Outlook – Delayed Recovery and High Inflation to Challenge Markets

The powerful restart of economic activity that was evident pre-omicron has been delayed, but in our view, not derailed. The monetary and fiscal policy actions resulting from the pandemic have set the stage for a different environment than we have seen in quite some time. That environment is likely to be characterized by rising inflation, higher rates, and potentially slower growth. Central banks will start to raise rates soon, but remain more tolerant of inflation, which will settle above pre-Covid trends. The year is off to a rocky start, with a jump in 10-year Treasury yields, a sharp drop in tech shares pulling down stocks, and an even more dramatic fall in crypto and other new high-risk assets. The swoon in traditional assets likely will be short-lived, as omicron runs its course and economic growth resumes.

Figure 6. S&P 500 Earnings Growth, 2001-2021

EPS Growth

Following the summer surge, the number of COVID cases fell sharply through early December. Then omicron emerged, it seemed like everyone was getting sick – the vaccinated and boosted, the unvaccinated, and people who were previously infected – and the collective mood shifted from optimism that we were emerging from the pandemic to fear and uncertainty (see Figure 7 below). As we enter year three, we do not know how the post-pandemic world will look, or if a strain more virulent than omicron yet equally contagious and vaccine-resistant is on the horizon.

Investors should remain prepared for choppiness and possible consolidation as we move – likely in “fits and starts” – toward learning to live with COVID and the inflation regime change now underway. Investors who stay the course amid market volatility and conflicting prognostications, maintaining well-diversified portfolios geared toward achieving their long-term objectives, will continue to be rewarded.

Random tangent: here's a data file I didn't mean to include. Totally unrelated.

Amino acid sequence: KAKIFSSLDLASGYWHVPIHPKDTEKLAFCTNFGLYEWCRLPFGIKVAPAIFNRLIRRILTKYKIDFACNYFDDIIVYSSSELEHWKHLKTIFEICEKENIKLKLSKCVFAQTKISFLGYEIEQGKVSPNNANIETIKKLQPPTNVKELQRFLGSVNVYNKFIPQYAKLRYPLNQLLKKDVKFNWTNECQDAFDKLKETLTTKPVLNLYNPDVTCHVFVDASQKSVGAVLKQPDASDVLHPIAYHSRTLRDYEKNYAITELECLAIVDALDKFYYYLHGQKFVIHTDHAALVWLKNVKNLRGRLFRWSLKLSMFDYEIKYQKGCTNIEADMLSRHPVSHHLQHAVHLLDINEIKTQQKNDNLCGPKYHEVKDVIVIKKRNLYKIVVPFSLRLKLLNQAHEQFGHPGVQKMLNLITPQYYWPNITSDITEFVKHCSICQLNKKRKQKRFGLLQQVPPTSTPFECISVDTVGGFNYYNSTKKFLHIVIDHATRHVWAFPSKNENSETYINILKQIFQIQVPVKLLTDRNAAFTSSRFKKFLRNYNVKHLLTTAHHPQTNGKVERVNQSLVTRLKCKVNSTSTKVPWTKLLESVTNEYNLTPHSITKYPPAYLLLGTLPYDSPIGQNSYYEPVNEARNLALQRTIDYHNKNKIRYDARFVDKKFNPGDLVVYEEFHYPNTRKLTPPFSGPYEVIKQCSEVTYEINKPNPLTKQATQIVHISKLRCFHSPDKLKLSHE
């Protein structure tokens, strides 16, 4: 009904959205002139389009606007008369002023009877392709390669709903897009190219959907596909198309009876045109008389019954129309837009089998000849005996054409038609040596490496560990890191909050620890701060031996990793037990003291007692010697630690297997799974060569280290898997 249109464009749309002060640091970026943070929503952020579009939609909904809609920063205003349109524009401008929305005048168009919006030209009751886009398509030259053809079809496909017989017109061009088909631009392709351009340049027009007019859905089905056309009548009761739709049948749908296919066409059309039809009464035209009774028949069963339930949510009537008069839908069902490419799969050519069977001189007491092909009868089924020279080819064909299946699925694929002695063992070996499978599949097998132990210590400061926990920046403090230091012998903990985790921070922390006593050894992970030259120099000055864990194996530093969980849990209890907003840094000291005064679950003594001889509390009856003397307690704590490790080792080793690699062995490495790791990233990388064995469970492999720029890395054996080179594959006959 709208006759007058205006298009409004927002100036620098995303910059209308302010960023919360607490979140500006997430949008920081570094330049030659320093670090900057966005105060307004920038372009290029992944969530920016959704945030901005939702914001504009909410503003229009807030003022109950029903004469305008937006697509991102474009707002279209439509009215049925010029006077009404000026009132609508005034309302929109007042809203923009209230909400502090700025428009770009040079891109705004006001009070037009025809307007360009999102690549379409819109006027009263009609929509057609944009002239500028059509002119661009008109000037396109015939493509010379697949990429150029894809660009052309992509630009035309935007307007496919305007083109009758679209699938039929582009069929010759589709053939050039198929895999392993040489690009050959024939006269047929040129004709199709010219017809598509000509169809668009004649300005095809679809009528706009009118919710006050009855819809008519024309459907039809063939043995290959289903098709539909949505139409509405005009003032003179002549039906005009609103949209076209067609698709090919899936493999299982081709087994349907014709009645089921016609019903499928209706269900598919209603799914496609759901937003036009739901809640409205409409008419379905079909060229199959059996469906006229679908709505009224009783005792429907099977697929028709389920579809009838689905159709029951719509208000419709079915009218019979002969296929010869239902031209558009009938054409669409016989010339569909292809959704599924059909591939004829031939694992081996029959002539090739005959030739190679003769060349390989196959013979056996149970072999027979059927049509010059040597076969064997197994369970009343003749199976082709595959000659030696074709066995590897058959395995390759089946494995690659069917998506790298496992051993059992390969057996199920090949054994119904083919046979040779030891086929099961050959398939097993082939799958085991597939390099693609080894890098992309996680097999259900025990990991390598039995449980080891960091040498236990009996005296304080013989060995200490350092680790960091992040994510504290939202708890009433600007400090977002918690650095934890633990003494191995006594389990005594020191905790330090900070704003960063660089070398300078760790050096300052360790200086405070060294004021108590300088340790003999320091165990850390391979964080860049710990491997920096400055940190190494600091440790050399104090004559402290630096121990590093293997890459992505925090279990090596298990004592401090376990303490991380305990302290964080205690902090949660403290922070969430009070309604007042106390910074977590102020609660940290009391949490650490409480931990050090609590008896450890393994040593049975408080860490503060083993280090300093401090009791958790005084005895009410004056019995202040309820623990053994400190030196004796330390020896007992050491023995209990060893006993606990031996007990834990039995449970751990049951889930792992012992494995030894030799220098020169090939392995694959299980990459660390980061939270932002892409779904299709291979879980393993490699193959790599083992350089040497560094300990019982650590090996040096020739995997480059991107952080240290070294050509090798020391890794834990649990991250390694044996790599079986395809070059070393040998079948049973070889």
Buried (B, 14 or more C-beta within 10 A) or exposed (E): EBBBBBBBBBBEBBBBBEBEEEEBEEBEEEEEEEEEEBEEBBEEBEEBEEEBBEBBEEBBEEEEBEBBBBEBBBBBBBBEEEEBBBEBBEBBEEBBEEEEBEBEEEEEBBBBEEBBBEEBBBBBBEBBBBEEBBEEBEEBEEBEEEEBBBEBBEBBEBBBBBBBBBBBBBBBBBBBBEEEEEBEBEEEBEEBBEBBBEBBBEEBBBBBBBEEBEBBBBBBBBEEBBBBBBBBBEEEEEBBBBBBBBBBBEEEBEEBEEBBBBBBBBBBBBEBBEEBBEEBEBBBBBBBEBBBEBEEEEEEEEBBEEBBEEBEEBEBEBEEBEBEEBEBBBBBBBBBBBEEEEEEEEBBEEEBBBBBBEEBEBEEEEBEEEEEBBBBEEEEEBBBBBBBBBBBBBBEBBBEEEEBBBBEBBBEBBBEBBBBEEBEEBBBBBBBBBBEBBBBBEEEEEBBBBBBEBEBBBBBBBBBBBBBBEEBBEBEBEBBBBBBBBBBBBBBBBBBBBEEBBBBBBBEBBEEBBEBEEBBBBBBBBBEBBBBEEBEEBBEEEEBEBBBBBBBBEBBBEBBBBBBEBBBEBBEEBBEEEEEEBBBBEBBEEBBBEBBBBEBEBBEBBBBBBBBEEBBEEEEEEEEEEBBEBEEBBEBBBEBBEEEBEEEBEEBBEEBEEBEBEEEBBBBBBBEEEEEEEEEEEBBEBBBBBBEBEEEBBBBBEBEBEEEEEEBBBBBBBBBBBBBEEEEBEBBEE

Achieving Long-Term Investment and Impact Objectives

The shift into sustainable, responsible, and impact (SRI) investments continues. According to FastCompany, 2021 was a record year for ESG, with an estimated $120 billion poured into sustainable investments, more than double the $51 billion of 2020. As shown in Figure 8 below, the MSCI KLD 400 index outperformed the S&P 500 index in 2021, as it has over the long term. The sustained, consistent performance of this standard SRI/ESG benchmark over time and recent outperformance support our view that strategies incorporating environmental, social and governance (ESG) factors – with an eye toward making the world a better place – and mainstream financial returns can be achieved simultaneously.

As always, everything we do at First Affirmative is driven by our dedication to enabling advisors to deliver financial results to clients and belief in the power of capital to bring about lasting environmental and social change. Our new, innovative Values-Aligned Direct Index Solution (VADIS) and Sustainable Managed Mutual Fund and Multi-Manager Investment Solutions are built to enable clients to achieve their financial goals over the long term, along with their individual environmental, social, governance, ethical, and values-based objectives. Each portfolio is carefully constructed to be well diversified across assets, sectors, geographies, securities, and management styles –– and designed to weather periods of uncertainty and volatility.

Figure 7. New COVID Cases in the US – Virus Inception to January 14, 2022

New COVID Cases

Figure 8. MSCI KLD 400 vs S&P 500 Indices, December 31, 2021

Source: Morningstar. *Data prior to 9/1/2010 is that of the MSCI KLD 400 Social Index GR, while data since 9/1/2010 is that of the MSCI KLD 400 Social Index NR. Indexes are unmanaged groups of securities. Index performance does not include the impact of cash, fees, or transaction costs. Investors cannot invest directly in indexes but may purchase mutual funds or other investment products designed to track the performance of various indices.